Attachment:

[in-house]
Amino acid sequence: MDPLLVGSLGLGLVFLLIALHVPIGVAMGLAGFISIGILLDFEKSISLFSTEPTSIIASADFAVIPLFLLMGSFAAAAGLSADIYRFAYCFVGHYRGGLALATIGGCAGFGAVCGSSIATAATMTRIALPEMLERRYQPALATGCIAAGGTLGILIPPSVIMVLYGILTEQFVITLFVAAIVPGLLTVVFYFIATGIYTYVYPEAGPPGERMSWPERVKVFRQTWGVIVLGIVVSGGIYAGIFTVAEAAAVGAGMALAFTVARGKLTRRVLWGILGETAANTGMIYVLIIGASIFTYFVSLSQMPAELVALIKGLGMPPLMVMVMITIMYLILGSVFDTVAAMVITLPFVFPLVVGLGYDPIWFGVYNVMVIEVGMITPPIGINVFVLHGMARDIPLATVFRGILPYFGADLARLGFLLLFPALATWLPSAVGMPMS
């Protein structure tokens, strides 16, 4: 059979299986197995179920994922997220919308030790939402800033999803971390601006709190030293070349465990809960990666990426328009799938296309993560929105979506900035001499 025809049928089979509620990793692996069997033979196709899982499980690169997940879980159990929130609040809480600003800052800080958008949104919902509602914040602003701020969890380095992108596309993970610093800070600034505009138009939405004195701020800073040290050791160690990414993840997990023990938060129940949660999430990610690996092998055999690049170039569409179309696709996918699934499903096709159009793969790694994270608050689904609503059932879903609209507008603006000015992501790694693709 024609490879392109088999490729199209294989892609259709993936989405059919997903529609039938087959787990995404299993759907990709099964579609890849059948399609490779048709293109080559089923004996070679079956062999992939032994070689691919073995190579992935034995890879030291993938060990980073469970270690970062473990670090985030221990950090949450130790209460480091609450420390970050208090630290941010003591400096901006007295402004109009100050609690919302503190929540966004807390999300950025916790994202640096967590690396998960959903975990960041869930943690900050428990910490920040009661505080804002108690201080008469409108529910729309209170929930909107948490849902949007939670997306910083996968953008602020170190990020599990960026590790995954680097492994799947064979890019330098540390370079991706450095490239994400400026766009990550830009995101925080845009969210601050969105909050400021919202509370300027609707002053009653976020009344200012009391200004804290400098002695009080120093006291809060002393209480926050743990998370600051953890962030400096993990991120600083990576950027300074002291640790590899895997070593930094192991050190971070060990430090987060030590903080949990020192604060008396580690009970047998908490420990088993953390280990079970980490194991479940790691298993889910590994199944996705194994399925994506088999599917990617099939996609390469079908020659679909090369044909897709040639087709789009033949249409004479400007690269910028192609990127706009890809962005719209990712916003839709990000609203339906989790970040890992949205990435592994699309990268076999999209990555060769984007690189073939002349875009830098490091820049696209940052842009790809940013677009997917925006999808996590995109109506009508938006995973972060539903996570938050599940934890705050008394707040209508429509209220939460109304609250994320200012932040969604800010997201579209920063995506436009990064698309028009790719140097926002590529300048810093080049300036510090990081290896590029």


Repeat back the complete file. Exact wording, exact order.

[in-house]
Amino acid sequence: MDPLLVGSLGLGLVFLLIALHVPIGVAMGLAGFISIGILLDFEKSISLFSTEPTSIIASADFAVIPLFLLMGSFAAAAGLSADIYRFAYCFVGHYRGGLALATIGGCAGFGAVCGSSIATAATMTRIALPEMLERRYQPALATGCIAAGGTLGILIPPSVIMVLYGILTEQFVITLFVAAIVPGLLTVVFYFIATGIYTYVYPEAGPPGERMSWPERVKVFRQTWGVIVLGIVVSGGIYAGIFTVAEAAAVGAGMALAFTVARGKLTRRVLWGILGETAANTGMIYVLIIGASIFTYFVSLSQMPAELVALIKGLGMPPLMVMVMITIMYLILGSVFDTVAAMVITLPFVFPLVVGLGYDPIWFGVYNVMVIEVGMITPPIGINVFVLHGMARDIPLATVFRGILPYFGADLARLGFLLLFPALATWLPSAVGMPMS
């Protein structure tokens, strides 16, 4: 059979299986197995179920994922997220919308030790939402800033999803971390601006709190030293070349465990809960990666990426328009799938296309993560929105979506900035001499 025809049928089979509620990793692996069997033979196709899982499980690169997940879980159990929130609040809480600003800052800080958008949104919902509602914040602003701020969890380095992108596309993970610093800070600034505009138009939405004195701020800073040290050791160690990414993840997990023990938060129940949660999430990610690996092998055999690049170039569409179309696709996918699934499903096709159009793969790694994270608050689904609503059932879903609209507008603006000015992501790694693709 024609490879392109088999490729199209294989892609259709993936989405059919997903529609039938087959787990995404299993759907990709099964579609890849059948399609490779048709293109080559089923004996070679079956062999992939032994070689691919073995190579992935034995890879030291993938060990980073469970270690970062473990670090985030221990950090949450130790209460480091609450420390970050208090630290941010003591400096901006007295402004109009100050609690919302503190929540966004807390999300950025916790994202640096967590690396998960959903975990960041869930943690900050428990910490920040009661505080804002108690201080008469409108529910729309209170929930909107948490849902949007939670997306910083996968953008602020170190990020599990960026590790995954680097492994799947064979890019330098540390370079991706450095490239994400400026766009990550830009995101925080845009969210601050969105909050400021919202509370300027609707002053009653976020009344200012009391200004804290400098002695009080120093006291809060002393209480926050743990998370600051953890962030400096993990991120600083990576950027300074002291640790590899895997070593930094192991050190971070060990430090987060030590903080949990020192604060008396580690009970047998908490420990088993953390280990079970980490194991479940790691298993889910590994199944996705194994399925994506088999599917990617099939996609390469079908020659679909090369044909897709040639087709789009033949249409004479400007690269910028192609990127706009890809962005719209990712916003839709990000609203339906989790970040890992949205990435592994699309990268076999999209990555060769984007690189073939002349875009830098490091820049696209940052842009790809940013677009997917925006999808996590995109109506009508938006995973972060539903996570938050599940934890705050008394707040209508429509209220939460109304609250994320200012932040969604800010997201579209920063995506436009990064698309028009790719140097926002590529300048810093080049300036510090990081290896590029």